What is a Holter Monitor?
A Holter Monitor is a machine that your doctor will order which will continuously record your heart rhythms for 24 hours or more. The monitor is worn continuously throughout the day and night and because it is worn for an extended time period, it can help physicians determine if there is a problem with the heart that would not normally be detected with a regular EKG which only checks the patient’s heart rhythym for less than a minute.
The white patches you see in the photo above are attached to your chest area and are hooked up to a small box (see the black box in the patient’s pocket area) that will store your heart rhythym and rate information while you are wearing the monitor. It is helpful to keep a journal while you are wearing the monitor detailing the date/time/activities you do while wearing the device along with any symptoms you have. Writing down specifically what symptoms you have and the date/time they occured will help your physician when analyzing the results of the test. It is also helpful to rate your symptoms if you have any while wearing the monitor on a level from 1-10. For example, if you are walking briskly uphill and have chest pain, you would write down in your journal something like this if you felt your chest pain was at about a level “4” on a scale from 1-10.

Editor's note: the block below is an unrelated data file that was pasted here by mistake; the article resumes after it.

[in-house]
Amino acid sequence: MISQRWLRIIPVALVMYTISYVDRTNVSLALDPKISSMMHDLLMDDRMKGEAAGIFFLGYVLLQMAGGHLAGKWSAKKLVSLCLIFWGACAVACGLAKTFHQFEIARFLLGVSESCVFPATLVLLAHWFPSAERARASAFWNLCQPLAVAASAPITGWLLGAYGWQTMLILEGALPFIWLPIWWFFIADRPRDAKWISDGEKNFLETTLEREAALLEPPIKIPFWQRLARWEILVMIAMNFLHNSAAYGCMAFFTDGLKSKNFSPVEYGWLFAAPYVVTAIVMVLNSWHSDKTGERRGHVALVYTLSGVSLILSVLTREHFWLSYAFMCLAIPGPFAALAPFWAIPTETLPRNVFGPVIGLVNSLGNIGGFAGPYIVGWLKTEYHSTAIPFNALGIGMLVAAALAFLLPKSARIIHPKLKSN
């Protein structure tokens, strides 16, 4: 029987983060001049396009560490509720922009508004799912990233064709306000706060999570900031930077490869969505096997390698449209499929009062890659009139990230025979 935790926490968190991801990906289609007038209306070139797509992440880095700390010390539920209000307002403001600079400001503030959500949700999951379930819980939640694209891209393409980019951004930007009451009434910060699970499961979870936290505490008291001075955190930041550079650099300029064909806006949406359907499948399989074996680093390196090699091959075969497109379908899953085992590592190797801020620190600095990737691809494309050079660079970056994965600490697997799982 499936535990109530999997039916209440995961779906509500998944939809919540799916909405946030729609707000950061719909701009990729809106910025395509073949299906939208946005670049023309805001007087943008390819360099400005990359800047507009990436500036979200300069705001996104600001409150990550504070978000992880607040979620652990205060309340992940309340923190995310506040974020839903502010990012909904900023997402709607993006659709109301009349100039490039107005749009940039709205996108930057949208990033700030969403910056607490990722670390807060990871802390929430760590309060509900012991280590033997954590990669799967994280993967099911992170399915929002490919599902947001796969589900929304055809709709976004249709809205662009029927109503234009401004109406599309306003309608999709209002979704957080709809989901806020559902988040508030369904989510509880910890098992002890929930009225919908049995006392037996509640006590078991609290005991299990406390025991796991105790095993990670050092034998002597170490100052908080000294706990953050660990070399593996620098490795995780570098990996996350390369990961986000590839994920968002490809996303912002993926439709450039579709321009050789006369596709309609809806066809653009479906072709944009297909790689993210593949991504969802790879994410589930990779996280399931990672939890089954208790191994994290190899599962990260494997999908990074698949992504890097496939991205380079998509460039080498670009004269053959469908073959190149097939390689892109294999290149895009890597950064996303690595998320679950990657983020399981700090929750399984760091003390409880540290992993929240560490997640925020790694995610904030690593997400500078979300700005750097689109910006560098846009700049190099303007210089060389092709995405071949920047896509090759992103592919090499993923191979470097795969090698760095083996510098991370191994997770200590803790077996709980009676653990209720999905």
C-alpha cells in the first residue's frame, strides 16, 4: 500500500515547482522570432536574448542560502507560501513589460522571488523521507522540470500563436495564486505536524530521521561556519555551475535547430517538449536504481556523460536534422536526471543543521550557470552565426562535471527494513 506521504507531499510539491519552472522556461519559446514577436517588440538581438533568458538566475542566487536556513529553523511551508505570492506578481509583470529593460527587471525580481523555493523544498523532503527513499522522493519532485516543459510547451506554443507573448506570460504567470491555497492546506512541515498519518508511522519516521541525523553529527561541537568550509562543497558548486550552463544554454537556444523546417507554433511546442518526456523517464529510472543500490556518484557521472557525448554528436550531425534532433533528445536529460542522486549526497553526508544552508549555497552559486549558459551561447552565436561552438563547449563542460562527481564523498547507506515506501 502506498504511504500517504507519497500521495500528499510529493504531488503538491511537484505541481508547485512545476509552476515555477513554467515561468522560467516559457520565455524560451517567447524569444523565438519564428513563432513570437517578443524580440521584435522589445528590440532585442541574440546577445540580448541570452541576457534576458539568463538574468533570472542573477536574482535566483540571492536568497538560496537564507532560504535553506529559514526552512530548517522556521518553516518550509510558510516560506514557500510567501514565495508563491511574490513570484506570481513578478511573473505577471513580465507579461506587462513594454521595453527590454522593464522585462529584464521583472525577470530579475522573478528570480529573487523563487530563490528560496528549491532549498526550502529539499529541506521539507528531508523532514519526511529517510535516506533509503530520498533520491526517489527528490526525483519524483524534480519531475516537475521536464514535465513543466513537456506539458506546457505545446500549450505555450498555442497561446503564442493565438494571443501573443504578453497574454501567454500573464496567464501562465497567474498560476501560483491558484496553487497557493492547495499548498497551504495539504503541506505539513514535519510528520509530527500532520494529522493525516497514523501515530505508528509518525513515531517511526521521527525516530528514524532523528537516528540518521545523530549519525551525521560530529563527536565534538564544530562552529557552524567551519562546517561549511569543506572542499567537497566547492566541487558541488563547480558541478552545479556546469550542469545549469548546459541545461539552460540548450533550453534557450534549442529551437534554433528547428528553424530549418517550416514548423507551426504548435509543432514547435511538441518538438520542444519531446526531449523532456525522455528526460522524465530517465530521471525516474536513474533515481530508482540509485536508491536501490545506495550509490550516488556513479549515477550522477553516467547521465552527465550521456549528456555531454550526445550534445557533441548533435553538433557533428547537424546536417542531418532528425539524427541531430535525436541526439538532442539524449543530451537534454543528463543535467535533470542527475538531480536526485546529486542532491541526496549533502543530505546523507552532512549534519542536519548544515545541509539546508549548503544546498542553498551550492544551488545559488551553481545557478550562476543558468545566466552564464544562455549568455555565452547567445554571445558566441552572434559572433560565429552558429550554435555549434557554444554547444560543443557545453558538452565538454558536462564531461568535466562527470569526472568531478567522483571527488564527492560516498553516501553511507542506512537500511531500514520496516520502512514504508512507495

Sample Journal Entry for Patient Wearing Holter Monitor:
Activity: Walking uphill briskly
Symptoms: chest pain level 4 on scale from 1-10 with 1 being the least and 10 being the worst
When your monitor is attached the technician may shave your skin so that the patches will adhere better. It is also a good idea to ask for some replacement patches so that if the patches become dislodged or fall off, that you can replace the patch and re-attach the lead.
It is also a good idea to take a shower or bathe before you have the holter monitor attached. You will not be able to take a shower while you are wearing the monitor.